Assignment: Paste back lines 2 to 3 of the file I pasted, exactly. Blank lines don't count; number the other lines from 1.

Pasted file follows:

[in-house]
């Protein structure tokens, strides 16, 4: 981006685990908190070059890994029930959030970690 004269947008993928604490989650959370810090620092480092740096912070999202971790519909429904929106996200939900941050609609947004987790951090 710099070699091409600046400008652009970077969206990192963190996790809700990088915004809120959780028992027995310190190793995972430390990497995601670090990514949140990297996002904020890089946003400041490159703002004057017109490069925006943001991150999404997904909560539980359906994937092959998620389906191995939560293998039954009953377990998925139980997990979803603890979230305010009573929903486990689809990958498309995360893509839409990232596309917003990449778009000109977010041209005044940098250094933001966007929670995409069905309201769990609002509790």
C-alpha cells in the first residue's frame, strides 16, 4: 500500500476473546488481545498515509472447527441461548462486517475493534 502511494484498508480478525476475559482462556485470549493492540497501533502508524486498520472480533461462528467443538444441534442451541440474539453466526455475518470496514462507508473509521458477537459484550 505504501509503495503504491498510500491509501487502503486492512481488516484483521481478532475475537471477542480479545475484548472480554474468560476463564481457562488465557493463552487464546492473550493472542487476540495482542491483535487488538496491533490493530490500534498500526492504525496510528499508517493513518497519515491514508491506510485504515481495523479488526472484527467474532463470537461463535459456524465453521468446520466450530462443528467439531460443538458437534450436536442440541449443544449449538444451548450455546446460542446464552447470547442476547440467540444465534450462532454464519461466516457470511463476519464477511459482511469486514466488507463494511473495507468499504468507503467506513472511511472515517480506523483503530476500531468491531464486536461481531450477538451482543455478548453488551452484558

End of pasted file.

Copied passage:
């Protein structure tokens, strides 16, 4: 981006685990908190070059890994029930959030970690 004269947008993928604490989650959370810090620092480092740096912070999202971790519909429904929106996200939900941050609609947004987790951090 710099070699091409600046400008652009970077969206990192963190996790809700990088915004809120959780028992027995310190190793995972430390990497995601670090990514949140990297996002904020890089946003400041490159703002004057017109490069925006943001991150999404997904909560539980359906994937092959998620389906191995939560293998039954009953377990998925139980997990979803603890979230305010009573929903486990689809990958498309995360893509839409990232596309917003990449778009000109977010041209005044940098250094933001966007929670995409069905309201769990609002509790």
C-alpha cells in the first residue's frame, strides 16, 4: 500500500476473546488481545498515509472447527441461548462486517475493534 502511494484498508480478525476475559482462556485470549493492540497501533502508524486498520472480533461462528467443538444441534442451541440474539453466526455475518470496514462507508473509521458477537459484550 505504501509503495503504491498510500491509501487502503486492512481488516484483521481478532475475537471477542480479545475484548472480554474468560476463564481457562488465557493463552487464546492473550493472542487476540495482542491483535487488538496491533490493530490500534498500526492504525496510528499508517493513518497519515491514508491506510485504515481495523479488526472484527467474532463470537461463535459456524465453521468446520466450530462443528467439531460443538458437534450436536442440541449443544449449538444451548450455546446460542446464552447470547442476547440467540444465534450462532454464519461466516457470511463476519464477511459482511469486514466488507463494511473495507468499504468507503467506513472511511472515517480506523483503530476500531468491531464486536461481531450477538451482543455478548453488551452484558